Use of Contraception Among Hispanic Women and Men: A Qualitative Study

Elizabeth Scruggs, MD | Katherine L. Hughey, MD | Laura Crespo Albiac, MD | Evan Martin, MD | Mikel Llanes, MD

PRiMER. 2023;7:11.

Published: 4/4/2023 | DOI: 10.22454/PRiMER.2023.848258


Introduction: Nationally, low-income women of Hispanic ethnicity have a significantly higher rate of unintended pregnancy than their White counterparts. This disparity leads to an increased risk for poor maternal and child outcomes that have long and short-term sequelae for health and well-being. A quantitative report in Washtenaw County, Michigan in 2017 found that both men and women were at high risk for unintended pregnancy with many women reporting no contraception use, despite not desiring a pregnancy.

Methods: We used semistructured interviews to assess the opinions and experiences regarding the use of contraception among 21 Hispanic women and men of reproductive age in a Midwestern county.

Results: Our study found that the use of contraception to prevent unwanted pregnancy was important to our sample of Hispanic women and men. However, concerns about side effects, limited knowledge on reproductive health, the influence of partners, and financial barriers played a role in the use of contraception.

Conclusion: Our findings provide insight into the influences and barriers to contraception use among Hispanic women and men and can inform future research.


Nearly half of pregnancies in the United States are unintended, defined as a pregnancy that a woman reports was not desired at the time it occurred.1 Unintended pregnancies are a risk factor for birth defects, preterm birth, and low birth weight.2-5

Specifically, low-income women of Hispanic ethnicity experience a significantly higher rate of unintended pregnancy (58%) compared to their White counterparts (33%).4 Factors associated with higher rates of unintended pregnancy among Hispanic women include lower age, non-US-born status, lower education, unmarried, lower English language proficiency, perceptions of contraceptive methods, and religious/cultural beliefs.6-8 However, these studies have mainly focused on women’s experiences,3,8,9 and typically are from samples from large cities, such as Chicago, Miami, New York, and Los Angeles, rather than smaller communities where a large proportion of Hispanic individuals live.10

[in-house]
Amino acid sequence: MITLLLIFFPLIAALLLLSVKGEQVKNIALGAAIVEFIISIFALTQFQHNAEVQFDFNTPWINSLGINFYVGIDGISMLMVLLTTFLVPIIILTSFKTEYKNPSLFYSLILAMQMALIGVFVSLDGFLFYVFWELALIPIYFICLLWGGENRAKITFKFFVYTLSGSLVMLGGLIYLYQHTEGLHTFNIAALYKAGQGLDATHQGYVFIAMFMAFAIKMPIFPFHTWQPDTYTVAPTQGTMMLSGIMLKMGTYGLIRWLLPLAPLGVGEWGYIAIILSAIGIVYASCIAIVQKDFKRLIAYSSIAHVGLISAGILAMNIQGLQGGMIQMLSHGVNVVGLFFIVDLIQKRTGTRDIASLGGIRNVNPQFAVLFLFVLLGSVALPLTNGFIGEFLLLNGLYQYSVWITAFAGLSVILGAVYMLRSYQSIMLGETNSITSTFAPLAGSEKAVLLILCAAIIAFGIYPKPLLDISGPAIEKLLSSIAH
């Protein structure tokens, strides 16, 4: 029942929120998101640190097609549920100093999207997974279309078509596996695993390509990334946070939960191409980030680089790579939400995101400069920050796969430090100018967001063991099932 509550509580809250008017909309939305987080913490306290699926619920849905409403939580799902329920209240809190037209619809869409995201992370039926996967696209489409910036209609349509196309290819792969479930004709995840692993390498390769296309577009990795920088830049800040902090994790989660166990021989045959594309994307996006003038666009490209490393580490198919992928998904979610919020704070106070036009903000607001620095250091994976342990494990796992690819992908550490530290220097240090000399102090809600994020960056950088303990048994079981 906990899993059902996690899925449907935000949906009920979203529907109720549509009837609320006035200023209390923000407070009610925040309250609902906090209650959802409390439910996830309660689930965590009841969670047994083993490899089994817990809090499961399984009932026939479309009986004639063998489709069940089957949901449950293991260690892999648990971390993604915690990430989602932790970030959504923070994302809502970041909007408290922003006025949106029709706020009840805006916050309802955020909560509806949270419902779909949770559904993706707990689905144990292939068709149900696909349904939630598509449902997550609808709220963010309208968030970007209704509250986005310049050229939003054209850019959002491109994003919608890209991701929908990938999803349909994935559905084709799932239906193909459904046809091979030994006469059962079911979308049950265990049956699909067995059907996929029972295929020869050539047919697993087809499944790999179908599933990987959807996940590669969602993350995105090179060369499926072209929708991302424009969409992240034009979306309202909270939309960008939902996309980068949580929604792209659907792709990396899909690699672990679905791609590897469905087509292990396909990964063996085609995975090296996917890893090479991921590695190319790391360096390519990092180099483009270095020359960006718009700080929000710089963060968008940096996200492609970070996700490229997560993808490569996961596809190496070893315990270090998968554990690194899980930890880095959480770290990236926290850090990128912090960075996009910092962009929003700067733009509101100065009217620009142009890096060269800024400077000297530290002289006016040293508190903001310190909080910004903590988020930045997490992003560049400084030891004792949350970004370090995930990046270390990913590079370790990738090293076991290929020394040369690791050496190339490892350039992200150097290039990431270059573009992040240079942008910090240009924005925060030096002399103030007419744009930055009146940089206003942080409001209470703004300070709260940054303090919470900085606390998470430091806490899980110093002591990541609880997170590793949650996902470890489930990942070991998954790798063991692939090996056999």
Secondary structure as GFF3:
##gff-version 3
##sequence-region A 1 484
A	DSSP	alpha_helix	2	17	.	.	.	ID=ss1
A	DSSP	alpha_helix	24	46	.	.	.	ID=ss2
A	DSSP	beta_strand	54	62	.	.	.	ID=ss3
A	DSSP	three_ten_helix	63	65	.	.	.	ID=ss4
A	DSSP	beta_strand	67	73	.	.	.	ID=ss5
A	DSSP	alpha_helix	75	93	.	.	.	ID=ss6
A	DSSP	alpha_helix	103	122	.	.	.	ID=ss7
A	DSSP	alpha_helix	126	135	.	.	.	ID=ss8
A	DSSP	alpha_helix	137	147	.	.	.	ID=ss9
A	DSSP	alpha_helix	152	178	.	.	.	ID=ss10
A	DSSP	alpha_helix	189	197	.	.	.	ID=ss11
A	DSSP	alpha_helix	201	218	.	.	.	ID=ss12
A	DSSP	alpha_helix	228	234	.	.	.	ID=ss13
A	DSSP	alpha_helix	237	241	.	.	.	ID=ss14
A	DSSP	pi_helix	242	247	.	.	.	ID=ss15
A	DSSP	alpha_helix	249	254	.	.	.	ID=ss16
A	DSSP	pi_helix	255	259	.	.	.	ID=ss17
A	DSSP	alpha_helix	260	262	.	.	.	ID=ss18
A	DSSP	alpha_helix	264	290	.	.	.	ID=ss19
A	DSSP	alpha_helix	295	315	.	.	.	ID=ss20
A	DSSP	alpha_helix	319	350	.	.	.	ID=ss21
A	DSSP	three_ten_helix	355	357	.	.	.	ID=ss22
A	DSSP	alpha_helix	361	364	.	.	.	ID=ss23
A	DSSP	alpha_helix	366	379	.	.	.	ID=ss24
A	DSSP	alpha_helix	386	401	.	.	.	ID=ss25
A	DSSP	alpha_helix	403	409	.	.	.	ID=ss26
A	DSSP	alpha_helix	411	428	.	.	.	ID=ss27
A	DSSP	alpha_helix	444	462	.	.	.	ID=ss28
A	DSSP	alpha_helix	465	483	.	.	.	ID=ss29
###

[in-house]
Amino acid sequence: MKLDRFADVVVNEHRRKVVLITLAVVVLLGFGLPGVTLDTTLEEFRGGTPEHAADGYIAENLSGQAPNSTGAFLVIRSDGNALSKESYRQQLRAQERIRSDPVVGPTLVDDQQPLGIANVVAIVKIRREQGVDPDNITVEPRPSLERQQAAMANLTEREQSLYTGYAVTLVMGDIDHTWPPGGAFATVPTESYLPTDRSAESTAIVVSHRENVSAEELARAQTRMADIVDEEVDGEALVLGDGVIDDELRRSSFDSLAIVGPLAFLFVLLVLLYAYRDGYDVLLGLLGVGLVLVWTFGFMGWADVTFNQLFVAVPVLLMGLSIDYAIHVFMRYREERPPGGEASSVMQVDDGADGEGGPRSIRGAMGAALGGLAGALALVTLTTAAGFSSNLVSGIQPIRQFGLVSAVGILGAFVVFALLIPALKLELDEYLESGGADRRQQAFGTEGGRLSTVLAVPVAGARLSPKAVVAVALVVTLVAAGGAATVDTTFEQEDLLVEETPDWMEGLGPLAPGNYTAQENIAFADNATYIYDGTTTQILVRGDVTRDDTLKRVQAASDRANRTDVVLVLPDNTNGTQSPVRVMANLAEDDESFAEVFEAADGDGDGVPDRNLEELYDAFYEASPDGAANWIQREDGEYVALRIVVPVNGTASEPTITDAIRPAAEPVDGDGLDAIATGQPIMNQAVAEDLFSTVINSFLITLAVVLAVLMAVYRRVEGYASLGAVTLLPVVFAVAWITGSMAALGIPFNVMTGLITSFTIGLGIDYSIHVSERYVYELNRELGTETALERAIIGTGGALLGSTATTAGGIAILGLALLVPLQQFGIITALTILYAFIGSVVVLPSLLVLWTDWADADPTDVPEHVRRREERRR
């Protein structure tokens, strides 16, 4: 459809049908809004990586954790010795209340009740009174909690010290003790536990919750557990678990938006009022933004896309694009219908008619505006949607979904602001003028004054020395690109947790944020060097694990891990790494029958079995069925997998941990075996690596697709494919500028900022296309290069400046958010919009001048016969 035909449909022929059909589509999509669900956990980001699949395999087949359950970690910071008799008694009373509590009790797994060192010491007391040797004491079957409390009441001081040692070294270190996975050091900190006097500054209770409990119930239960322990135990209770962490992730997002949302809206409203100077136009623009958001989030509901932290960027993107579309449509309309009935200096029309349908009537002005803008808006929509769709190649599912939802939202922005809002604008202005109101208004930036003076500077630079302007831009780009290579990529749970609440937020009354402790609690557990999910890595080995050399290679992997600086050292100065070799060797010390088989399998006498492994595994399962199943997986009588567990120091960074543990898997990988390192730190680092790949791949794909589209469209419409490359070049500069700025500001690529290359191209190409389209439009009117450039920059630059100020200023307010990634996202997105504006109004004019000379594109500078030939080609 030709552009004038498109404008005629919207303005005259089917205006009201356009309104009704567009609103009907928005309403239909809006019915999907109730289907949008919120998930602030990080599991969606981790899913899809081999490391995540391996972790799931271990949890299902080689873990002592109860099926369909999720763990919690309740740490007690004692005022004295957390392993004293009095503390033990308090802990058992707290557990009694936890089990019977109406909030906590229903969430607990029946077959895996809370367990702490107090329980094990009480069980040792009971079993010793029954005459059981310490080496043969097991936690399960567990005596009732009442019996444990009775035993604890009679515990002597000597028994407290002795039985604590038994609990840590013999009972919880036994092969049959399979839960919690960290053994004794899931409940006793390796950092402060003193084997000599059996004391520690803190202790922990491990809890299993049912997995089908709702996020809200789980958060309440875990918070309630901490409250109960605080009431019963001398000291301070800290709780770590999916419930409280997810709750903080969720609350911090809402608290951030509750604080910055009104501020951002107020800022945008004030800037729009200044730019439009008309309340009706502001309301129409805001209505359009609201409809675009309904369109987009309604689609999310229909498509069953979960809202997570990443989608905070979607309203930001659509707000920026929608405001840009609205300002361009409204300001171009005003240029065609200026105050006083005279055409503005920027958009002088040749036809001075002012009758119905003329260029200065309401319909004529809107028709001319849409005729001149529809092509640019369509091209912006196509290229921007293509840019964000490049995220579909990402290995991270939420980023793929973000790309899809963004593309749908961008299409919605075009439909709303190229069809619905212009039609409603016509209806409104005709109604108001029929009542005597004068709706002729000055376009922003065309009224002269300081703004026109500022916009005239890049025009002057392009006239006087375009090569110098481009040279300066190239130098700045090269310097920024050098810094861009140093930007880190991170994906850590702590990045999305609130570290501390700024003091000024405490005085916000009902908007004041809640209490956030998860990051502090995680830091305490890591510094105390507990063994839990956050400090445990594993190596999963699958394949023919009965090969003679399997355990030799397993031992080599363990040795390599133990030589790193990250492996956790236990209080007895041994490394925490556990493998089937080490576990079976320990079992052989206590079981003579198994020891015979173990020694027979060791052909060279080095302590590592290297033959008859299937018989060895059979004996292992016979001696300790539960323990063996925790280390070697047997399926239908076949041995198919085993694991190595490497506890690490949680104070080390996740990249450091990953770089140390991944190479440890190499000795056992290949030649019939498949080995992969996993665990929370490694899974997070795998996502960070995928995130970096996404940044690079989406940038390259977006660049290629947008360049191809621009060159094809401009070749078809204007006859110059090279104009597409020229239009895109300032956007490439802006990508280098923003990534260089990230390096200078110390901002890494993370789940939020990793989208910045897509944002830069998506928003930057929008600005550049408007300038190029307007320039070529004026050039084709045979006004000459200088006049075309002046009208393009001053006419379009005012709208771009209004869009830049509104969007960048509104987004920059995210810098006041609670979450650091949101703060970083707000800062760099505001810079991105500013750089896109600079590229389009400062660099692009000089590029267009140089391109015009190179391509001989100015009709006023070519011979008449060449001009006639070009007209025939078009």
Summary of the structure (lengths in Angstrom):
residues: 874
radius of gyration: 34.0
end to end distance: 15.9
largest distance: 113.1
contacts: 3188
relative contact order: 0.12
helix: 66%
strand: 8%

A quantitative report examining pregnancy intentions among Hispanic persons found that many women reported no contraception use, despite not desiring a pregnancy. 11 The aim of this qualitative study was to characterize specific barriers to contraception use among Hispanic women and men of childbearing age in Washtenaw County, Michigan, a county that includes urban, suburban and rural regions located in the Midwest region of the United States. Understanding these factors is critical to creating effective policies and practices that support the health and well-being of Hispanic women, men, and their families. 


Design and Setting

We used a qualitative design employing semistructured qualitative interviews. This study was approved by the University of Michigan’s Institutional Review Board and written informed consent was obtained from all participants. Participants were recruited from Washtenaw County, Michigan between March and May 2017.

Participants and Recruitment